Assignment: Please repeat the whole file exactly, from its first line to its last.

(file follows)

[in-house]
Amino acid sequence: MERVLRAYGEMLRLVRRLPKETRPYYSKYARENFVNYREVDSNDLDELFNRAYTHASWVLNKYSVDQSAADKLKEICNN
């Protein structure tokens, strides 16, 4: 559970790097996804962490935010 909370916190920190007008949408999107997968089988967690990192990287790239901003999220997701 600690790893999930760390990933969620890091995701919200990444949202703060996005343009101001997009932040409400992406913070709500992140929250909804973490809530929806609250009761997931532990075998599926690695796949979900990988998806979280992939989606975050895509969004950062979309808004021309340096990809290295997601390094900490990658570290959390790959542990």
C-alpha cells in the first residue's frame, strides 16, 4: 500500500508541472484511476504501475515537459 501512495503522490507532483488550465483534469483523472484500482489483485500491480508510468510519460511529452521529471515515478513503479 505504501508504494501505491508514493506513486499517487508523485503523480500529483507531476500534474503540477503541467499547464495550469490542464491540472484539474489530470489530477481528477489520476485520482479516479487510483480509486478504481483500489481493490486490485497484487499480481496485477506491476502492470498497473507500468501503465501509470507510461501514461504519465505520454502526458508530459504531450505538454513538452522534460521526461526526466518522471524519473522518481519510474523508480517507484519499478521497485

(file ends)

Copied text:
[in-house]
Amino acid sequence: MERVLRAYGEMLRLVRRLPKETRPYYSKYARENFVNYREVDSNDLDELFNRAYTHASWVLNKYSVDQSAADKLKEICNN
């Protein structure tokens, strides 16, 4: 559970790097996804962490935010 909370916190920190007008949408999107997968089988967690990192990287790239901003999220997701 600690790893999930760390990933969620890091995701919200990444949202703060996005343009101001997009932040409400992406913070709500992140929250909804973490809530929806609250009761997931532990075998599926690695796949979900990988998806979280992939989606975050895509969004950062979309808004021309340096990809290295997601390094900490990658570290959390790959542990």
C-alpha cells in the first residue's frame, strides 16, 4: 500500500508541472484511476504501475515537459 501512495503522490507532483488550465483534469483523472484500482489483485500491480508510468510519460511529452521529471515515478513503479 505504501508504494501505491508514493506513486499517487508523485503523480500529483507531476500534474503540477503541467499547464495550469490542464491540472484539474489530470489530477481528477489520476485520482479516479487510483480509486478504481483500489481493490486490485497484487499480481496485477506491476502492470498497473507500468501503465501509470507510461501514461504519465505520454502526458508530459504531450505538454513538452522534460521526461526526466518522471524519473522518481519510474523508480517507484519499478521497485